Overall, no clear role for the proposed risk factors forcardiotoxicity was observed in this analysis. Nine patients developed CHF, 7(13%) of 54 patients with and 2 (4%) of 51 patients without risk factors.
Based on the pharmacokinetic and pharmacodynamic interactionsthat occur when anthracyclines and paclitaxel are administered together, wewanted to examine the possibility that combinations of these agents result insubadditive antitumor activity. In a phase III study (MIG 6), concomitant vssequential administration of epirubicin and paclitaxel are being compared inpatients with advanced breast cancer. The primary study end point is overallresponse rate; secondary end points include CR rates, toxicity, quality of life,pharmacoeconomic, and pharmacokinetic analyses.
To date, 112 patients have been enrolled, all of whom have beenevaluated for response. The overall response rate is 60% (CR rate, 13%), with amedian progression-free survival of 12.3 months, and a median overall survivalof 26.3 months.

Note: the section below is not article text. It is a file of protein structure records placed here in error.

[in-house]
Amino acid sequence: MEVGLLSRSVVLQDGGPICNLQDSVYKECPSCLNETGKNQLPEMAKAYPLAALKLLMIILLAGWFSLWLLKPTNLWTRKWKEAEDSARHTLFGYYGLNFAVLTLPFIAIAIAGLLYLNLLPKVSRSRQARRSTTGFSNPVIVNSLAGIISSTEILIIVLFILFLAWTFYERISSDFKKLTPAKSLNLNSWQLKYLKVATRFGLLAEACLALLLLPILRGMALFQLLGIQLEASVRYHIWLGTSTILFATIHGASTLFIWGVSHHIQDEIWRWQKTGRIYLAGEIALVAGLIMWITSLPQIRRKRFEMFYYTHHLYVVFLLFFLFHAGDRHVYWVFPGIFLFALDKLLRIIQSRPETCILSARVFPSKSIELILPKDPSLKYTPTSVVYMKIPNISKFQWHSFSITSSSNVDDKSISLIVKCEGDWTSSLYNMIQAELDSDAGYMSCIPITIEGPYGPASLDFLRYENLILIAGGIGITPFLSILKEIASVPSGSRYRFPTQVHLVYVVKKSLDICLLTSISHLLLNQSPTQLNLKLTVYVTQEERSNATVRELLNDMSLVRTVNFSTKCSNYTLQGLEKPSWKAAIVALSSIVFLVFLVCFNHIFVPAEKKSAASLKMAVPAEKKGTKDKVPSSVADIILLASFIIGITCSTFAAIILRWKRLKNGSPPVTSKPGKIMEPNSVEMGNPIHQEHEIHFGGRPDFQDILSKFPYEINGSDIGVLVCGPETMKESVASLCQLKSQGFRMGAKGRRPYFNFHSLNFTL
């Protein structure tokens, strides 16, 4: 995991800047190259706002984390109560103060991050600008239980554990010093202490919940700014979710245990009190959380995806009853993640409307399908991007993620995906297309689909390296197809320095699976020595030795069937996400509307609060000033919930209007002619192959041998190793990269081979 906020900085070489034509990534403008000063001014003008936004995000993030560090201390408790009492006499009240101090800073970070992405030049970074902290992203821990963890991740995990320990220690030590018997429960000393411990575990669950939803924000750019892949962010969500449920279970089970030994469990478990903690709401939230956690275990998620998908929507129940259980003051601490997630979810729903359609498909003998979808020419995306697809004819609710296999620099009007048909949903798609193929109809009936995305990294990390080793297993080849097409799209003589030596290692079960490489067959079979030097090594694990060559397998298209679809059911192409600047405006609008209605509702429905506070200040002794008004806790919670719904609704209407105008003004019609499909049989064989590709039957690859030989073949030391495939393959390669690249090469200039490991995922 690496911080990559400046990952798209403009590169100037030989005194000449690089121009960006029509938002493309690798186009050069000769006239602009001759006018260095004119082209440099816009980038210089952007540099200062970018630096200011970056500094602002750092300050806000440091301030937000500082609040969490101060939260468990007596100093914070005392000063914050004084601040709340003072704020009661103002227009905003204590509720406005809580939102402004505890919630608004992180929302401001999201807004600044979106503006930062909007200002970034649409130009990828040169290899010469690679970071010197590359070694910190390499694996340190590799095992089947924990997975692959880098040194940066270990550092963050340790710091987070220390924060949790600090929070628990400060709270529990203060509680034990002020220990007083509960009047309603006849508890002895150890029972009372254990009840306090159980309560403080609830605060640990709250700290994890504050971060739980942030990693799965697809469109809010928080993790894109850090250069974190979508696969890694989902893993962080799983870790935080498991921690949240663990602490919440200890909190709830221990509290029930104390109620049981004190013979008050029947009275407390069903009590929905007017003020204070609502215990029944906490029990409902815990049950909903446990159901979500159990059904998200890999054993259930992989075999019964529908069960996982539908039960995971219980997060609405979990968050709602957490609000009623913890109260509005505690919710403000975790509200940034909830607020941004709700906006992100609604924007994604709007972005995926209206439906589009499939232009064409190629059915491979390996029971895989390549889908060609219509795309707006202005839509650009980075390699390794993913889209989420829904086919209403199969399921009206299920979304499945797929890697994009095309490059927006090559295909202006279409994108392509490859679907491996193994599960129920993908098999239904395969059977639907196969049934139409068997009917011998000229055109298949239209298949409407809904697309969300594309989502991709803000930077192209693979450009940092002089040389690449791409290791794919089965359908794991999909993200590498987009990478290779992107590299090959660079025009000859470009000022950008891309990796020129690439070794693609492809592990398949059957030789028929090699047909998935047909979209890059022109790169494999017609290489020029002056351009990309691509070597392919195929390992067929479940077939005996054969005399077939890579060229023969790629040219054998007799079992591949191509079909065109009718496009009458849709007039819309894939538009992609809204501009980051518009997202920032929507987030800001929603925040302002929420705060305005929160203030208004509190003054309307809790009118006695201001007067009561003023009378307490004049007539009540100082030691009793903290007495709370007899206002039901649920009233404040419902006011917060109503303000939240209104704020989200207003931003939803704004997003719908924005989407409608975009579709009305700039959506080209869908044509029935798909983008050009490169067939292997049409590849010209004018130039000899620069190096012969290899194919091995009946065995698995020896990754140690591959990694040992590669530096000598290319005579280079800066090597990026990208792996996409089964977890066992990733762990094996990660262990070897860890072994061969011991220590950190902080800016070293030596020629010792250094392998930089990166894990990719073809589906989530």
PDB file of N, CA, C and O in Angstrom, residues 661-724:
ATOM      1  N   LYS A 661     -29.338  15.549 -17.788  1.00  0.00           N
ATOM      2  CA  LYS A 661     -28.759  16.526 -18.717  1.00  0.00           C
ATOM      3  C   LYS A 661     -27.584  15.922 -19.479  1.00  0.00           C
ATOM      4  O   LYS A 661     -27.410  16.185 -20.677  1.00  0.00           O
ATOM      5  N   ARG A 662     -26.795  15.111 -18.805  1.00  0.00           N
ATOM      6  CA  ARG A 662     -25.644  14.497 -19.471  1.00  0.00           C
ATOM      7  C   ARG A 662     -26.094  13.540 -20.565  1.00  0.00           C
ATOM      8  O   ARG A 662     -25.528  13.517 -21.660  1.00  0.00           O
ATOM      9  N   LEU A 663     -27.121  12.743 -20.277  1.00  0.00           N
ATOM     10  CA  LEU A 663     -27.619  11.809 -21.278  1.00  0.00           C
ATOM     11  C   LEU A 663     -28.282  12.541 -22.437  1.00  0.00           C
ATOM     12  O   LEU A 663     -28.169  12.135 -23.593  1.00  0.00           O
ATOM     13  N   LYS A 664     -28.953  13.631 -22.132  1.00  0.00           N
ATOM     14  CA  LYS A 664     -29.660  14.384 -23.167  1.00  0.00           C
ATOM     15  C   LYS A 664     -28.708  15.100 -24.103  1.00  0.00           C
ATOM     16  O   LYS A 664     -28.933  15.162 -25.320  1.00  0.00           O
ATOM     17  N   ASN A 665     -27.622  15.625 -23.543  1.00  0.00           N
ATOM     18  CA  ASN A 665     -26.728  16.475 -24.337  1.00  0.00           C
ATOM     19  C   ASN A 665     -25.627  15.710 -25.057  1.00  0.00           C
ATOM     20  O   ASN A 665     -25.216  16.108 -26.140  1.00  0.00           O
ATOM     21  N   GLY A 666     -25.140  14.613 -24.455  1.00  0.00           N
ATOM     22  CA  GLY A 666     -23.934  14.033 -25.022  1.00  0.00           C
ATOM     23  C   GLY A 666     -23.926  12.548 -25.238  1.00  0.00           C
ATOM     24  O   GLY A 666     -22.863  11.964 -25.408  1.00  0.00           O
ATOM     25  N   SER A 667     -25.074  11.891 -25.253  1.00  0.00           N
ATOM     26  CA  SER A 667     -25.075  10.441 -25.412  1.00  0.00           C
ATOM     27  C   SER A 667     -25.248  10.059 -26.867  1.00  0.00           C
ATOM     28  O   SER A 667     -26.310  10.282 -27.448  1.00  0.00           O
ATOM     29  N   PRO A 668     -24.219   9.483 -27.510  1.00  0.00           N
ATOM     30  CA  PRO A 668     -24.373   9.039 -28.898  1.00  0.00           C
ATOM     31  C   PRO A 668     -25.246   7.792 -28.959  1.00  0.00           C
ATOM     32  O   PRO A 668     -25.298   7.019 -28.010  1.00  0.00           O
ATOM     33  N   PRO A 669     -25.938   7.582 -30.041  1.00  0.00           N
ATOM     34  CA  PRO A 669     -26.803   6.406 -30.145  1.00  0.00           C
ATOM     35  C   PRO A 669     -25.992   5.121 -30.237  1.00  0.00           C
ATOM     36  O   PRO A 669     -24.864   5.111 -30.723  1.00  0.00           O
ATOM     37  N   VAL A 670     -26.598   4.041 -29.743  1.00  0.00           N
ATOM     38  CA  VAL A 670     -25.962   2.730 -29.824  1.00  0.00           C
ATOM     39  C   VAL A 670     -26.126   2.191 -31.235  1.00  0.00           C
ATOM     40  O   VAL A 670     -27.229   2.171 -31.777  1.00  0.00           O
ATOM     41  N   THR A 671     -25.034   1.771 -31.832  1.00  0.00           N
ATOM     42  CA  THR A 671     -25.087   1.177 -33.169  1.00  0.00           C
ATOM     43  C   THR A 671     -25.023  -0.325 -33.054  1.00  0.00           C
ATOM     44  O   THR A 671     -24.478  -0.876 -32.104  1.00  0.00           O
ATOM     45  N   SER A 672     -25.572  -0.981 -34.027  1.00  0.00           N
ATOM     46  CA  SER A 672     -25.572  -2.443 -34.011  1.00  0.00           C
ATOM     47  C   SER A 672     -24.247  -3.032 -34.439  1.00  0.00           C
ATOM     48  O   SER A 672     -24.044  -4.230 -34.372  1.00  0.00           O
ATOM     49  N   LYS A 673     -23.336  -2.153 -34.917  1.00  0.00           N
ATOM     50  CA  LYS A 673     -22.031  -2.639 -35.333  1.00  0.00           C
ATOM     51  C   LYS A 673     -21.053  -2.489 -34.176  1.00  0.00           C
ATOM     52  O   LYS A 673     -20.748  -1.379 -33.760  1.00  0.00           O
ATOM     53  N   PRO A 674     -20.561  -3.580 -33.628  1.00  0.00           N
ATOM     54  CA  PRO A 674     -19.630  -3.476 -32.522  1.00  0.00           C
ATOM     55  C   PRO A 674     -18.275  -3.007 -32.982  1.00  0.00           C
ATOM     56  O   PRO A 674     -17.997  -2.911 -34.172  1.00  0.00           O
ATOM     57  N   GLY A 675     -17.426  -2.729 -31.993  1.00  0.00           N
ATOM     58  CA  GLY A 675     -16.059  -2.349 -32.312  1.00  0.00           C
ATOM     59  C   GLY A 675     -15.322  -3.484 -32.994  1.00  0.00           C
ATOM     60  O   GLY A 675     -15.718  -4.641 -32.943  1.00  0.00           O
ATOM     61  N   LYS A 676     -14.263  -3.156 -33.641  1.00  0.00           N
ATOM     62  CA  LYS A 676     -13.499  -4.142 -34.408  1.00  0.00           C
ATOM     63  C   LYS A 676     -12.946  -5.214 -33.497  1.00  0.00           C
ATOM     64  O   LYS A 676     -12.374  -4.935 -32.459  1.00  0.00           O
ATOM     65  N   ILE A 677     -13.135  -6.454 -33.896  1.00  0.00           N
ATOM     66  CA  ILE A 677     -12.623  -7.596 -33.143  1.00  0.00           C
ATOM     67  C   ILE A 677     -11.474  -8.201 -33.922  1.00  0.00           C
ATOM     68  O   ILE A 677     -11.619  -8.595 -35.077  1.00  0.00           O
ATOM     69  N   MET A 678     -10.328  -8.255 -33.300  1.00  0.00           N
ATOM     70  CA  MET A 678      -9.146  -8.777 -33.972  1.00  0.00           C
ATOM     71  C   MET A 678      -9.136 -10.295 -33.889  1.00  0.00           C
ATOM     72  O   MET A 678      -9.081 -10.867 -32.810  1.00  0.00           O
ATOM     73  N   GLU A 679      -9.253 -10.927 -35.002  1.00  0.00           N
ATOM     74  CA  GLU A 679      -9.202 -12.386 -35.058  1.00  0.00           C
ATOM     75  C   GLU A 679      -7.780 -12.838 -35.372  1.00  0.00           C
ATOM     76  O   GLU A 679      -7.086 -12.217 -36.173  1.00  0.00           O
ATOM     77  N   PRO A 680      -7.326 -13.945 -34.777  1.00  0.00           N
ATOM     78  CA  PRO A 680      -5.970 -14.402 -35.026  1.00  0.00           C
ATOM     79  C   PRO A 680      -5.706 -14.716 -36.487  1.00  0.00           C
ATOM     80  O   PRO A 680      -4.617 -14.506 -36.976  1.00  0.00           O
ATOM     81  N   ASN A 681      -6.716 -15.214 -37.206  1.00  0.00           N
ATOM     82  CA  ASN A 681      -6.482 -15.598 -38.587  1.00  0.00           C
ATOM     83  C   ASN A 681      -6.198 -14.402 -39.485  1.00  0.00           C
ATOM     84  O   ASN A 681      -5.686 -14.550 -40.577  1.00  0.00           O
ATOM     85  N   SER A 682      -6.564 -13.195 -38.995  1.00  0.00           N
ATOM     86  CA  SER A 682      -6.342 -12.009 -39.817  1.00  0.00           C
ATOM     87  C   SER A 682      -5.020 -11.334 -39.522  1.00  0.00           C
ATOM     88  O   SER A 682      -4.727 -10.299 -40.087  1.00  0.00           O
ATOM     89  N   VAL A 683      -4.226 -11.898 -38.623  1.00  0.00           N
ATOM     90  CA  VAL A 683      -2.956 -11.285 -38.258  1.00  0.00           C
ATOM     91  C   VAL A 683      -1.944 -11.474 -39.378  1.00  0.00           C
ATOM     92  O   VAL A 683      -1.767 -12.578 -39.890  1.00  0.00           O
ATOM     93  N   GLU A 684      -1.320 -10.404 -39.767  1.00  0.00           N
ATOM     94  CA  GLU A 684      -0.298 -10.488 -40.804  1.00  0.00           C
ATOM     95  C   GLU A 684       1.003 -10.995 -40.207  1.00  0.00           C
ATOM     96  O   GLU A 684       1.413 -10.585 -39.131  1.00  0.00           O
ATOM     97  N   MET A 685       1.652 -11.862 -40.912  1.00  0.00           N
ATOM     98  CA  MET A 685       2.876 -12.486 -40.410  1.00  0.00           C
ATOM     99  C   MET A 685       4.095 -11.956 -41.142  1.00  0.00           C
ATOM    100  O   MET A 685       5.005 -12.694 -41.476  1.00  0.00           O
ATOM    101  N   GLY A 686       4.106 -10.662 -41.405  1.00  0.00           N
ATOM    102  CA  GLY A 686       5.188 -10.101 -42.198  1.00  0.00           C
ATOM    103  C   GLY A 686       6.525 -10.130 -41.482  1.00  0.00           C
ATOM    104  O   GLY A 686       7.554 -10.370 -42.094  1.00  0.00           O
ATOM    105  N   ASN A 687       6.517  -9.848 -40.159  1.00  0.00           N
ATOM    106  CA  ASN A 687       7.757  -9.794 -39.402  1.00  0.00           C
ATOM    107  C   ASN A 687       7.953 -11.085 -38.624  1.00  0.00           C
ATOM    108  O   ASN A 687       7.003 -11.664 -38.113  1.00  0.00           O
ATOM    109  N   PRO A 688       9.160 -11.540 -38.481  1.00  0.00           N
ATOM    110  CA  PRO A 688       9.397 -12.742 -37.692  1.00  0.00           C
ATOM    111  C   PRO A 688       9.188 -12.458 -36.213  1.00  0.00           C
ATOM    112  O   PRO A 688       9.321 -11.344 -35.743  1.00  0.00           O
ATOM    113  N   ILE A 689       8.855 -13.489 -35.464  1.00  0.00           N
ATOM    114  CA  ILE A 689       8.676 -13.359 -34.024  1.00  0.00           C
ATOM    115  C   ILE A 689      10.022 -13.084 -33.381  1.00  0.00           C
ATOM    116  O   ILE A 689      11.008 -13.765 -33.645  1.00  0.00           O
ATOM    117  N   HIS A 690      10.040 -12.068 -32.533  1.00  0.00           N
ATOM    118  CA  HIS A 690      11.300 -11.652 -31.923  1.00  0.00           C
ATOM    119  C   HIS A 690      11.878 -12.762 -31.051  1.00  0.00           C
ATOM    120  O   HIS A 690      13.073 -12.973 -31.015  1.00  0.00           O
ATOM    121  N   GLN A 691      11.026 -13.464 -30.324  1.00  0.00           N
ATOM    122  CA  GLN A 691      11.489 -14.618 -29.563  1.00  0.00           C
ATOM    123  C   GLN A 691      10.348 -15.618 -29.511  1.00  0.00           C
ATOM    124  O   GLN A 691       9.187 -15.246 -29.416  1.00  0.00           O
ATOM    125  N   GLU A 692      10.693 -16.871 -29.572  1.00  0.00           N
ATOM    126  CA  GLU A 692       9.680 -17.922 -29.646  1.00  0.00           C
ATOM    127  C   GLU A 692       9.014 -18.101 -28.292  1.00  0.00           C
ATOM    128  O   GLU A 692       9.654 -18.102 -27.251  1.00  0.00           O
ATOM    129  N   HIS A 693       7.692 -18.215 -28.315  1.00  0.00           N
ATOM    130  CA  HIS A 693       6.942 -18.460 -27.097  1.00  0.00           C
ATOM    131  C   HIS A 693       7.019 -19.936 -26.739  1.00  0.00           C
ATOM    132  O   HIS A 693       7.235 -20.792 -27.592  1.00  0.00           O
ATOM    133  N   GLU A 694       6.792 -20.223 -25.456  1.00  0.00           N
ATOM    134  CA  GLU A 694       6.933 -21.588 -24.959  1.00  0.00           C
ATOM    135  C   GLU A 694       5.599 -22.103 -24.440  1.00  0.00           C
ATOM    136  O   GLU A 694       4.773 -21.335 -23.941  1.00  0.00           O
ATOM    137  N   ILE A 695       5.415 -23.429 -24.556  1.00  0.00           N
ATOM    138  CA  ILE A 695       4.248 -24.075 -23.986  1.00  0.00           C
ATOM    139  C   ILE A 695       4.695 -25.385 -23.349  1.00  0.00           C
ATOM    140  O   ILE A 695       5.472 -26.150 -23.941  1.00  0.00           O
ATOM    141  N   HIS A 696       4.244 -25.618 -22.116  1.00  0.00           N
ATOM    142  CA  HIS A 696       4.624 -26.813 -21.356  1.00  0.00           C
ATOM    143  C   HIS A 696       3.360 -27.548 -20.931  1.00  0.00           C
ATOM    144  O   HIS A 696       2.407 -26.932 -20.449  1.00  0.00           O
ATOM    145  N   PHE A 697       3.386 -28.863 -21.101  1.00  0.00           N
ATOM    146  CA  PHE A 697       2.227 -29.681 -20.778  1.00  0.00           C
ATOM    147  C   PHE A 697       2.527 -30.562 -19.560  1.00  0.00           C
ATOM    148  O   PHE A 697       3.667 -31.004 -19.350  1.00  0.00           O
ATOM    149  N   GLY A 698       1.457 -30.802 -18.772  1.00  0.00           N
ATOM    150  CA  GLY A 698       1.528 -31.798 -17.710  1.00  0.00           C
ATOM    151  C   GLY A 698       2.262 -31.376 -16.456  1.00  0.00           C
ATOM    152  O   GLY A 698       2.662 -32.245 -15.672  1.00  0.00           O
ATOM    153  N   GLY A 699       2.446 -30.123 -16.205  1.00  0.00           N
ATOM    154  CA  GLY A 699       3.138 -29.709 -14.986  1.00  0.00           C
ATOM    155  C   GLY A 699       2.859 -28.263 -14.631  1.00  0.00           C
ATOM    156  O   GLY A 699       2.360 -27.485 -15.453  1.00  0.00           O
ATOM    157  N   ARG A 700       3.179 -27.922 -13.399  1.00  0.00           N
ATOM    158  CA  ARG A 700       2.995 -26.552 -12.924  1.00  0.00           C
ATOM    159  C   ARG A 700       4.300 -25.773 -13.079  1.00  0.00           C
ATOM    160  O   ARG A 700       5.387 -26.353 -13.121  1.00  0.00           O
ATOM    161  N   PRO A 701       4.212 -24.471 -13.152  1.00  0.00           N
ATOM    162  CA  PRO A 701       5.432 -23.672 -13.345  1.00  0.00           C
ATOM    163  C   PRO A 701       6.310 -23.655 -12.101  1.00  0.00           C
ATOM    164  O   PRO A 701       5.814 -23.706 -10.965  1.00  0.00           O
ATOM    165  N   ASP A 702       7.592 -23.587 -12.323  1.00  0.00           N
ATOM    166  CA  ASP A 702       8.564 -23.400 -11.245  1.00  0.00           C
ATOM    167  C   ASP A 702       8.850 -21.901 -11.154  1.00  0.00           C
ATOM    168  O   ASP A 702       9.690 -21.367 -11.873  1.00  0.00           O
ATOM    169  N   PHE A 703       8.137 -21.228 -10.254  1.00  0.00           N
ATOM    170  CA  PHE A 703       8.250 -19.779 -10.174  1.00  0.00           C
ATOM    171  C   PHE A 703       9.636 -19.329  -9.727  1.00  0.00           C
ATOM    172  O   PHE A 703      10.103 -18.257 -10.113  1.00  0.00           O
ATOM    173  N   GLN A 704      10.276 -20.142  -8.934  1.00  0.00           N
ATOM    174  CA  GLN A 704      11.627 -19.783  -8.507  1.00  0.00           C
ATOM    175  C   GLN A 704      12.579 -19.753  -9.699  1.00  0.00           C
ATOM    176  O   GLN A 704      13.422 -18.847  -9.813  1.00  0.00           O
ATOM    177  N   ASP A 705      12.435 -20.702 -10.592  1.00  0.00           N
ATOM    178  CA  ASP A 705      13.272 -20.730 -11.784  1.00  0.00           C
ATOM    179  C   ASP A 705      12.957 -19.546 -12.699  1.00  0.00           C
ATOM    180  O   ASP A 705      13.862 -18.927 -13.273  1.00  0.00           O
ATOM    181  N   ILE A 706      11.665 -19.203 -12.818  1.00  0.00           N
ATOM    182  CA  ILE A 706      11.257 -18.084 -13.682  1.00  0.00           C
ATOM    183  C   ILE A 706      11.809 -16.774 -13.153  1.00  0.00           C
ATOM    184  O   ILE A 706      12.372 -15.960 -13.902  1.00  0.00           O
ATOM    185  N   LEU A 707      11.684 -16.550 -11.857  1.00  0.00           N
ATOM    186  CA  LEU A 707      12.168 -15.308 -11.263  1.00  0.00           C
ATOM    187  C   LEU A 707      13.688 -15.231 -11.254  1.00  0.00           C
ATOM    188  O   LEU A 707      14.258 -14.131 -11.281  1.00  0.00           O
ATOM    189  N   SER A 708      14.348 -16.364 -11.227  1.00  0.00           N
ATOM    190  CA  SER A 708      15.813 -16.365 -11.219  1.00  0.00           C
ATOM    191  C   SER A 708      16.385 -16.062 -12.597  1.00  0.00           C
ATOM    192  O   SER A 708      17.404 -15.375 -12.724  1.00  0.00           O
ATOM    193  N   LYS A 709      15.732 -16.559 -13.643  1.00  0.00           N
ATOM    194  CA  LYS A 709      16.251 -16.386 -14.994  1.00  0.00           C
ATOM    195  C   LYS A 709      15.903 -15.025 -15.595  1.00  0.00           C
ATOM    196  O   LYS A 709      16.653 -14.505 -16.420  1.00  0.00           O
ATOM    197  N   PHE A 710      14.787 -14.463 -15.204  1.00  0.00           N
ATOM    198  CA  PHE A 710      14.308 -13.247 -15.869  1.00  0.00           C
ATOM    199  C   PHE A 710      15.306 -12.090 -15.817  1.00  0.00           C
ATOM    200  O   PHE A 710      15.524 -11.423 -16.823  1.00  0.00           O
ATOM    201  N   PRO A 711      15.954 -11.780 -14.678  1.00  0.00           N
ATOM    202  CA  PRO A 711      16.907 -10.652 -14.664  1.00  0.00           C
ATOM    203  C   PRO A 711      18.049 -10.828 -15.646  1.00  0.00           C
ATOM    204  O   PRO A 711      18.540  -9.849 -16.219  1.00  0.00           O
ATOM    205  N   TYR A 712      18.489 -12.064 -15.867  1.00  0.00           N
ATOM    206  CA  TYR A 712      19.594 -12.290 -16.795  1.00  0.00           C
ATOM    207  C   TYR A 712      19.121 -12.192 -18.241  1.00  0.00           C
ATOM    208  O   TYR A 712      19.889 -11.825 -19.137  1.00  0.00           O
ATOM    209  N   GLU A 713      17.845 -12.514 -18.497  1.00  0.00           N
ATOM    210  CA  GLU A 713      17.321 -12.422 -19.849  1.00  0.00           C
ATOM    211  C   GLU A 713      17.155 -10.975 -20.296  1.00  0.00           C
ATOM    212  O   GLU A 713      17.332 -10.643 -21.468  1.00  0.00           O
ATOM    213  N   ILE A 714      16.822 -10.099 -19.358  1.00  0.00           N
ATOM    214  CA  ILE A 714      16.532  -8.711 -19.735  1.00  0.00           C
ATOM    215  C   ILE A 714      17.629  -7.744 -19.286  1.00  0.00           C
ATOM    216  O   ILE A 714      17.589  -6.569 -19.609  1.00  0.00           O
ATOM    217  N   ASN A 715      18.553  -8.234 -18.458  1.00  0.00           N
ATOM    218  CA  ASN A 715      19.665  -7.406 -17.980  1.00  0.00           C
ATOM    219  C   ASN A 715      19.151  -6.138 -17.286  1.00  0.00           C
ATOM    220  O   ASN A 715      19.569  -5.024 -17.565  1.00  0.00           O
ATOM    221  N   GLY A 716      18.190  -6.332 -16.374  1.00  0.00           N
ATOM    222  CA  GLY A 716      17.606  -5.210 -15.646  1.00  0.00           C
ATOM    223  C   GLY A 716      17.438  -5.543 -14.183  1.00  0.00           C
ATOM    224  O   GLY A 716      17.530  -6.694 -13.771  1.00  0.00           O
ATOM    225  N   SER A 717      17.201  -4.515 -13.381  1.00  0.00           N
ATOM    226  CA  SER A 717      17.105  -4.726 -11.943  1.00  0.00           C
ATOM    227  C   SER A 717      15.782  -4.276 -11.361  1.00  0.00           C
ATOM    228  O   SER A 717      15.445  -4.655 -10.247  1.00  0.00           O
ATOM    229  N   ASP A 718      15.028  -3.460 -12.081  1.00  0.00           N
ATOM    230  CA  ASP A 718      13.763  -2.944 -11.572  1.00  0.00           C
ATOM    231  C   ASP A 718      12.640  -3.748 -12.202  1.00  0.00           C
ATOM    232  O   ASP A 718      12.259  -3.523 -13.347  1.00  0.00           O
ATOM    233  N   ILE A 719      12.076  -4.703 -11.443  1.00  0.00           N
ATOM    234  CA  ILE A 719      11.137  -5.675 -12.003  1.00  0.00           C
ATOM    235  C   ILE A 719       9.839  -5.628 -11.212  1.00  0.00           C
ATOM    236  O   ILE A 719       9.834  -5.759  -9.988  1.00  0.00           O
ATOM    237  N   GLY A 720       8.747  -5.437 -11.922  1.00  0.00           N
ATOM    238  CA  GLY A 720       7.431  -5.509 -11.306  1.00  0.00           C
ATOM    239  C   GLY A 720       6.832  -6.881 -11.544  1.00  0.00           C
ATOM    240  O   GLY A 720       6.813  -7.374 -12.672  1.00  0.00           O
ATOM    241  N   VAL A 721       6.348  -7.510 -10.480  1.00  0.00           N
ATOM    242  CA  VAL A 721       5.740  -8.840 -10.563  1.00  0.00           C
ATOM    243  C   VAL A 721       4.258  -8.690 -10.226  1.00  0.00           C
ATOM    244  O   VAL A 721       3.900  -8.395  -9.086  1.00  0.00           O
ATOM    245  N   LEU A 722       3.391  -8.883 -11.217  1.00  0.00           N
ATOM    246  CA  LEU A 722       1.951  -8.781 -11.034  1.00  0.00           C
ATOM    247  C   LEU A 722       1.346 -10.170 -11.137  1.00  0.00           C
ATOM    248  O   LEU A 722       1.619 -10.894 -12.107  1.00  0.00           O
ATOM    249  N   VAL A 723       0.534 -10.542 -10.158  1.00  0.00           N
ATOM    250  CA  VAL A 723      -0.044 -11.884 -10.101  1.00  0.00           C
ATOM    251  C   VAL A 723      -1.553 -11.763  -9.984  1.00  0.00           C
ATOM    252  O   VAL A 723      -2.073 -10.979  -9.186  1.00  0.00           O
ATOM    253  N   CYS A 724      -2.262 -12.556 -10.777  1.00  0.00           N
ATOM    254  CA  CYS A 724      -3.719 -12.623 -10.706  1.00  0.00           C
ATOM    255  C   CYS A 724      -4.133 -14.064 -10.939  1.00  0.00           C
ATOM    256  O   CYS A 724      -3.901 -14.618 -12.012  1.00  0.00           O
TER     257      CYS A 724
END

Available data on use of docetaxel (Taxotere) in combinationwith anthracyclines indicate that this regimen has antitumor activity similar tothat of paclitaxel/anthracycline combinations. The rationale for combiningepirubicin and docetaxel includes the high level of activity and tolerability ofeach drug as a single agent, and preliminary evidence suggesting thatcoadministration of epirubicin and docetaxel does not result in pharmacokineticinteractions that lead to increased risk of cardiotoxicity.
Based on these data, we are conducting a phase I/II study ofepirubicin plus docetaxel as first-line chemotherapy for advanced breast cancerpatients. The purpose of the study is to evaluate the MTD of docetaxel incombination with epirubicin at two different dose levels (75 and 90 mg/m2),administered every 21 days to breast cancer patients with locally advanced(LABC) or metastatic (MBC) disease.
At the time of this report, 58 patients (35 LABC and 23 MBC)have been treated and are evaluable for toxicity and response. Grade 4neutropenia occurred in 69% of cycles, with fever in 11%. Dose-limitingtoxicities were febrile neutropenia and grade 4 neutropenia lasting more than 7days.